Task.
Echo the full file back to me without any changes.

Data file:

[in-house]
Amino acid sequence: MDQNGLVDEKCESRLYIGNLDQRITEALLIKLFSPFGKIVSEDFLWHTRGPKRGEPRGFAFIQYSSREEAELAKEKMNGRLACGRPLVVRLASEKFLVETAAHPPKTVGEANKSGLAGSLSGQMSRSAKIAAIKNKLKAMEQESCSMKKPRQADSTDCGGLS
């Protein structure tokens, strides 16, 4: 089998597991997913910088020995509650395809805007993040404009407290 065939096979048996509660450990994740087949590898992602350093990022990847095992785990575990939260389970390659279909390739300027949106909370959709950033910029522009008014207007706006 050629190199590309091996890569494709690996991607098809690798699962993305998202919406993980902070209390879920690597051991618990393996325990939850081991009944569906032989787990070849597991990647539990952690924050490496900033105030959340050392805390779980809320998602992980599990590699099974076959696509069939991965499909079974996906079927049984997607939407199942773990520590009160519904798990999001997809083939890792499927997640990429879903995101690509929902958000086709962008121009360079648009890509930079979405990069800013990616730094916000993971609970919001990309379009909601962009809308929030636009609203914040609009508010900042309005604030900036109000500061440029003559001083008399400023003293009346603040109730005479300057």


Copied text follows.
[in-house]
Amino acid sequence: MDQNGLVDEKCESRLYIGNLDQRITEALLIKLFSPFGKIVSEDFLWHTRGPKRGEPRGFAFIQYSSREEAELAKEKMNGRLACGRPLVVRLASEKFLVETAAHPPKTVGEANKSGLAGSLSGQMSRSAKIAAIKNKLKAMEQESCSMKKPRQADSTDCGGLS
């Protein structure tokens, strides 16, 4: 089998597991997913910088020995509650395809805007993040404009407290 065939096979048996509660450990994740087949590898992602350093990022990847095992785990575990939260389970390659279909390739300027949106909370959709950033910029522009008014207007706006 050629190199590309091996890569494709690996991607098809690798699962993305998202919406993980902070209390879920690597051991618990393996325990939850081991009944569906032989787990070849597991990647539990952690924050490496900033105030959340050392805390779980809320998602992980599990590699099974076959696509069939991965499909079974996906079927049984997607939407199942773990520590009160519904798990999001997809083939890792499927997640990429879903995101690509929902958000086709962008121009360079648009890509930079979405990069800013990616730094916000993971609970919001990309379009909601962009809308929030636009609203914040609009508010900042309005604030900036109000500061440029003559001083008399400023003293009346603040109730005479300057």